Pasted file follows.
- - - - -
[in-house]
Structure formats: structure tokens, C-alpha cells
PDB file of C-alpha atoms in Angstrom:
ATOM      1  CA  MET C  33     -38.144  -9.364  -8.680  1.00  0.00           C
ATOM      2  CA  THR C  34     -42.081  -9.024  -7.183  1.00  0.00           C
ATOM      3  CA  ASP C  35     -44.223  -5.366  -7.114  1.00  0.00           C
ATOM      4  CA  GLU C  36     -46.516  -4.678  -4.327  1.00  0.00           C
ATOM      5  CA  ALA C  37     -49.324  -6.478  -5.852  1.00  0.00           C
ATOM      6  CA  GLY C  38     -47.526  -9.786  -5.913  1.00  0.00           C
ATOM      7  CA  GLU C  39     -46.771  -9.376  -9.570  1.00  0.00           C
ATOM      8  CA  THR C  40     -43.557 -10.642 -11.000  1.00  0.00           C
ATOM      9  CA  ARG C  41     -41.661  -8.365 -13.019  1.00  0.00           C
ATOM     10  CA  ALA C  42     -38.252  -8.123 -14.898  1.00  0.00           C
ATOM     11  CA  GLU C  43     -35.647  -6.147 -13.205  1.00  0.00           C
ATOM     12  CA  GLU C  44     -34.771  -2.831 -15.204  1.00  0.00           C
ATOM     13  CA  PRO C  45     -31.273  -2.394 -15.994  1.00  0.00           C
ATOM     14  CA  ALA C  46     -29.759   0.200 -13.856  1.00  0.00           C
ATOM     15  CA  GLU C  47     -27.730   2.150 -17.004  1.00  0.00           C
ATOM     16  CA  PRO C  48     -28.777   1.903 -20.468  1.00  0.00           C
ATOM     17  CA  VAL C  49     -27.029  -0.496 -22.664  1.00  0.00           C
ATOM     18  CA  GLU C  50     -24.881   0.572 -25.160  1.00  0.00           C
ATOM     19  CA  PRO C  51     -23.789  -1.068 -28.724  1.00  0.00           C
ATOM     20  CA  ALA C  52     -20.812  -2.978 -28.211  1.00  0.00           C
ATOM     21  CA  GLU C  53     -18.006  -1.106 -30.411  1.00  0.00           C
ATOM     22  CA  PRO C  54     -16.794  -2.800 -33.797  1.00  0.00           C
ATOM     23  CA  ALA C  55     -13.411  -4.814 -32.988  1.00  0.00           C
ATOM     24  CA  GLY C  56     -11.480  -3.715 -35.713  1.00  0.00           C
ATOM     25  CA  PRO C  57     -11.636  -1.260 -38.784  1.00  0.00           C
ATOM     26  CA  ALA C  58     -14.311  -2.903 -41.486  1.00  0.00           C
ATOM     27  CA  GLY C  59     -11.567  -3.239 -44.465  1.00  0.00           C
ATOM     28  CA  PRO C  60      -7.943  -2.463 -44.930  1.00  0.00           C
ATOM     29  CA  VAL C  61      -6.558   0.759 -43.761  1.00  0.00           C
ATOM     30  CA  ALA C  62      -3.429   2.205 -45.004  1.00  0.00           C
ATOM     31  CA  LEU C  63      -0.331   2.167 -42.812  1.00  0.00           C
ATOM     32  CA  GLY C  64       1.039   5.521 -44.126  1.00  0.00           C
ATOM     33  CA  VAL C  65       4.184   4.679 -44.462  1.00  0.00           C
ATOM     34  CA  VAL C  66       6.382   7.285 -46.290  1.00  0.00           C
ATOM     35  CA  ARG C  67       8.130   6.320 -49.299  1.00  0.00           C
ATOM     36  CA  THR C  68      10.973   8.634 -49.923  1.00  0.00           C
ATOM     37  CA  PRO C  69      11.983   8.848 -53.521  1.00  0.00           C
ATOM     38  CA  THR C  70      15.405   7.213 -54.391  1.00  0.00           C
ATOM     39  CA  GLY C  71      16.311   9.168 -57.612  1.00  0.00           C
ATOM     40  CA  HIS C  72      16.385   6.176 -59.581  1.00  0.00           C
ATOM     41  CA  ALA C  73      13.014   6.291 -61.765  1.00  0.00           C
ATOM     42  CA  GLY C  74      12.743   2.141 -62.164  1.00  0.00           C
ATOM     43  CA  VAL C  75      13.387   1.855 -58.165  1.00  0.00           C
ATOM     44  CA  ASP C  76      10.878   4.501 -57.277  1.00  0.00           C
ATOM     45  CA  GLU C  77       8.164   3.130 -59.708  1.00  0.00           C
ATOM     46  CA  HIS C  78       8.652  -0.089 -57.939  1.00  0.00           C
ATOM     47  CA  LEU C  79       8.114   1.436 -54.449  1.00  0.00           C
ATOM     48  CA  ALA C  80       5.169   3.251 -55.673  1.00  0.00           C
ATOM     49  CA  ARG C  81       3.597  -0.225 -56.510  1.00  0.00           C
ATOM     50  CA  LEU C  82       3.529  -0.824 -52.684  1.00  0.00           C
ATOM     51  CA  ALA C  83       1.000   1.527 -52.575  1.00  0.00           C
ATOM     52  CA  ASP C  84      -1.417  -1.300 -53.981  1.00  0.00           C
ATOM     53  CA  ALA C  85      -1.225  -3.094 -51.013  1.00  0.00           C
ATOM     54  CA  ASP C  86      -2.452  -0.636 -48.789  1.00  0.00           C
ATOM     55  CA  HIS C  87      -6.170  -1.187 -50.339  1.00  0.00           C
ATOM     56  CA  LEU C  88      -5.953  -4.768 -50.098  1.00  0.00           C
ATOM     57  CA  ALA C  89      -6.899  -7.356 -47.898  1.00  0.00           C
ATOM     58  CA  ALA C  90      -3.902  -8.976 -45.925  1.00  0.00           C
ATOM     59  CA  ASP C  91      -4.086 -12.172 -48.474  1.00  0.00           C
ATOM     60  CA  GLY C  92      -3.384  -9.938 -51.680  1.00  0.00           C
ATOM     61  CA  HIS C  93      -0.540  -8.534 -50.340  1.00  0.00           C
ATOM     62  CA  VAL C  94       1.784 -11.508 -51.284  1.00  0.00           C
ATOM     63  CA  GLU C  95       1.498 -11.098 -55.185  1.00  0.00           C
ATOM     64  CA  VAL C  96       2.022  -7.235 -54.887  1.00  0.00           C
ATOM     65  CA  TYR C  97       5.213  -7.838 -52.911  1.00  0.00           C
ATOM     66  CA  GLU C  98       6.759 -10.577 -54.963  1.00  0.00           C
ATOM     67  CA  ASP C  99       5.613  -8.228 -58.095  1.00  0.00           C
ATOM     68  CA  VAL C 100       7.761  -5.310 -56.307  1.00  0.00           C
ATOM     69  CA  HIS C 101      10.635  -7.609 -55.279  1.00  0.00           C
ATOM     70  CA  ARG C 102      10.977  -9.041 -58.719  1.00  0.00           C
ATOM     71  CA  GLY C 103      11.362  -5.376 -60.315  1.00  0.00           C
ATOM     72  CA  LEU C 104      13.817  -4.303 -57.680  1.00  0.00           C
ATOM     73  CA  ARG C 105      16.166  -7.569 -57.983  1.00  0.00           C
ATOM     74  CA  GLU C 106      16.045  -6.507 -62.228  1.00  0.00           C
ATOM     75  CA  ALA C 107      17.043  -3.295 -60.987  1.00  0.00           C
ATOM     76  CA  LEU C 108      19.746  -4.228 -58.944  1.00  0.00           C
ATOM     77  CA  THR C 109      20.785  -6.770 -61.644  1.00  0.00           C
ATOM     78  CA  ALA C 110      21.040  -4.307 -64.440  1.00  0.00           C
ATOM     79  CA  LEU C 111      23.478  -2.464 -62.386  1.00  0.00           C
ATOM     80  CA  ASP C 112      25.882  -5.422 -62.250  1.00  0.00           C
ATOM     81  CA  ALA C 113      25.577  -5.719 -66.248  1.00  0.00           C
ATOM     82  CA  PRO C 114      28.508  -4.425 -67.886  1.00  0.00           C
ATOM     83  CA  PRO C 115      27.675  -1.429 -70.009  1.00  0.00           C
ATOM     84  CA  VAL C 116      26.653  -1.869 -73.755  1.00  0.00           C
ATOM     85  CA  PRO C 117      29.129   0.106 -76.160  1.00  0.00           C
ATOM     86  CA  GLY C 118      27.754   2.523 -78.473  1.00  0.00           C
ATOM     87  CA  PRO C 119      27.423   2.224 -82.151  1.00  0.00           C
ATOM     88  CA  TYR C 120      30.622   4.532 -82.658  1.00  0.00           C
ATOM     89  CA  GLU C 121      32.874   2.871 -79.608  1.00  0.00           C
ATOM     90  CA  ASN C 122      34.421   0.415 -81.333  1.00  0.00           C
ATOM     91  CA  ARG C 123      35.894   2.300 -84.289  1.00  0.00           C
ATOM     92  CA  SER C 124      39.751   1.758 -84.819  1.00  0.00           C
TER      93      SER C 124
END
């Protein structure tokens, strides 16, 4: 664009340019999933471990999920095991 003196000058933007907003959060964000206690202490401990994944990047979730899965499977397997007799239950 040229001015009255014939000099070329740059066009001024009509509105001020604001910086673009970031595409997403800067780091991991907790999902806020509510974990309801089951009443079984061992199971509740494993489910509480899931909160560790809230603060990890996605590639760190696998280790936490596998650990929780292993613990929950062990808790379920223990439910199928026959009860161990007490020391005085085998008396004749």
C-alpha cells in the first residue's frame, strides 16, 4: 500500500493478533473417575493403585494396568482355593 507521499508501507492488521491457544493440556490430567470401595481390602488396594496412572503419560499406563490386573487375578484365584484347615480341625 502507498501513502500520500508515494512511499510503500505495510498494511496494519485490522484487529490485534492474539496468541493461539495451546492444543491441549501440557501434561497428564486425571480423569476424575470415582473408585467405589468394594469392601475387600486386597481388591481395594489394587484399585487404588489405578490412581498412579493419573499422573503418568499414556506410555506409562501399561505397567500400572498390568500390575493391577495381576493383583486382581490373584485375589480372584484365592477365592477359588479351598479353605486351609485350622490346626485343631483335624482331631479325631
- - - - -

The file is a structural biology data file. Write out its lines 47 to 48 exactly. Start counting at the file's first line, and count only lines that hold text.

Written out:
ATOM     44  CA  ASP C  76      10.878   4.501 -57.277  1.00  0.00           C
ATOM     45  CA  GLU C  77       8.164   3.130 -59.708  1.00  0.00           C